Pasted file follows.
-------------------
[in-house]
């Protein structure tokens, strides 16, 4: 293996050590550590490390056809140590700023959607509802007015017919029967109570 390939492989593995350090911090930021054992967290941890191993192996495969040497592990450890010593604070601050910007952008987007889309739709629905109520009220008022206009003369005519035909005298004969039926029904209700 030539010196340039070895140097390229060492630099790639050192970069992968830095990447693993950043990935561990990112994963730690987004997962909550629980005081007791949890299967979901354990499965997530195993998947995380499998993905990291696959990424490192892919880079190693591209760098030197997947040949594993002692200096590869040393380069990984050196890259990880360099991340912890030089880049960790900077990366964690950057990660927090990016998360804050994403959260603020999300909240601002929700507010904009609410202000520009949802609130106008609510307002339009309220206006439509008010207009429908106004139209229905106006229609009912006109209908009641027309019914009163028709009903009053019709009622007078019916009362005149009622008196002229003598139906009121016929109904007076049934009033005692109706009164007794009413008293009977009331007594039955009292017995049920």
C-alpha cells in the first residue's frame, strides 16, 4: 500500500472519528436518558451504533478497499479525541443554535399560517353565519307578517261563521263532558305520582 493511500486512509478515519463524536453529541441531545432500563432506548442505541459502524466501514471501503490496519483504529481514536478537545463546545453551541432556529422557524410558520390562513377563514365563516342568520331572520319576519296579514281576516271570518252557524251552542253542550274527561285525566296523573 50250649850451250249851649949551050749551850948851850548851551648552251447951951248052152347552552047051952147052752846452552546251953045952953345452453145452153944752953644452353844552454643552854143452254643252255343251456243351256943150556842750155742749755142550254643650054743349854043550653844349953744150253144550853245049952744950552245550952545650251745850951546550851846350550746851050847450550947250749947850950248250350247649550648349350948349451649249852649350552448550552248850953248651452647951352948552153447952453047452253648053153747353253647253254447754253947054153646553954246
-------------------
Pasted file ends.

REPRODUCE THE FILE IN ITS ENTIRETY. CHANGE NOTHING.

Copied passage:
[in-house]
């Protein structure tokens, strides 16, 4: 293996050590550590490390056809140590700023959607509802007015017919029967109570 390939492989593995350090911090930021054992967290941890191993192996495969040497592990450890010593604070601050910007952008987007889309739709629905109520009220008022206009003369005519035909005298004969039926029904209700 030539010196340039070895140097390229060492630099790639050192970069992968830095990447693993950043990935561990990112994963730690987004997962909550629980005081007791949890299967979901354990499965997530195993998947995380499998993905990291696959990424490192892919880079190693591209760098030197997947040949594993002692200096590869040393380069990984050196890259990880360099991340912890030089880049960790900077990366964690950057990660927090990016998360804050994403959260603020999300909240601002929700507010904009609410202000520009949802609130106008609510307002339009309220206006439509008010207009429908106004139209229905106006229609009912006109209908009641027309019914009163028709009903009053019709009622007078019916009362005149009622008196002229003598139906009121016929109904007076049934009033005692109706009164007794009413008293009977009331007594039955009292017995049920």
C-alpha cells in the first residue's frame, strides 16, 4: 500500500472519528436518558451504533478497499479525541443554535399560517353565519307578517261563521263532558305520582 493511500486512509478515519463524536453529541441531545432500563432506548442505541459502524466501514471501503490496519483504529481514536478537545463546545453551541432556529422557524410558520390562513377563514365563516342568520331572520319576519296579514281576516271570518252557524251552542253542550274527561285525566296523573 50250649850451250249851649949551050749551850948851850548851551648552251447951951248052152347552552047051952147052752846452552546251953045952953345452453145452153944752953644452353844552454643552854143452254643252255343251456243351256943150556842750155742749755142550254643650054743349854043550653844349953744150253144550853245049952744950552245550952545650251745850951546550851846350550746851050847450550947250749947850950248250350247649550648349350948349451649249852649350552448550552248850953248651452647951352948552153447952453047452253648053153747353253647253254447754253947054153646553954246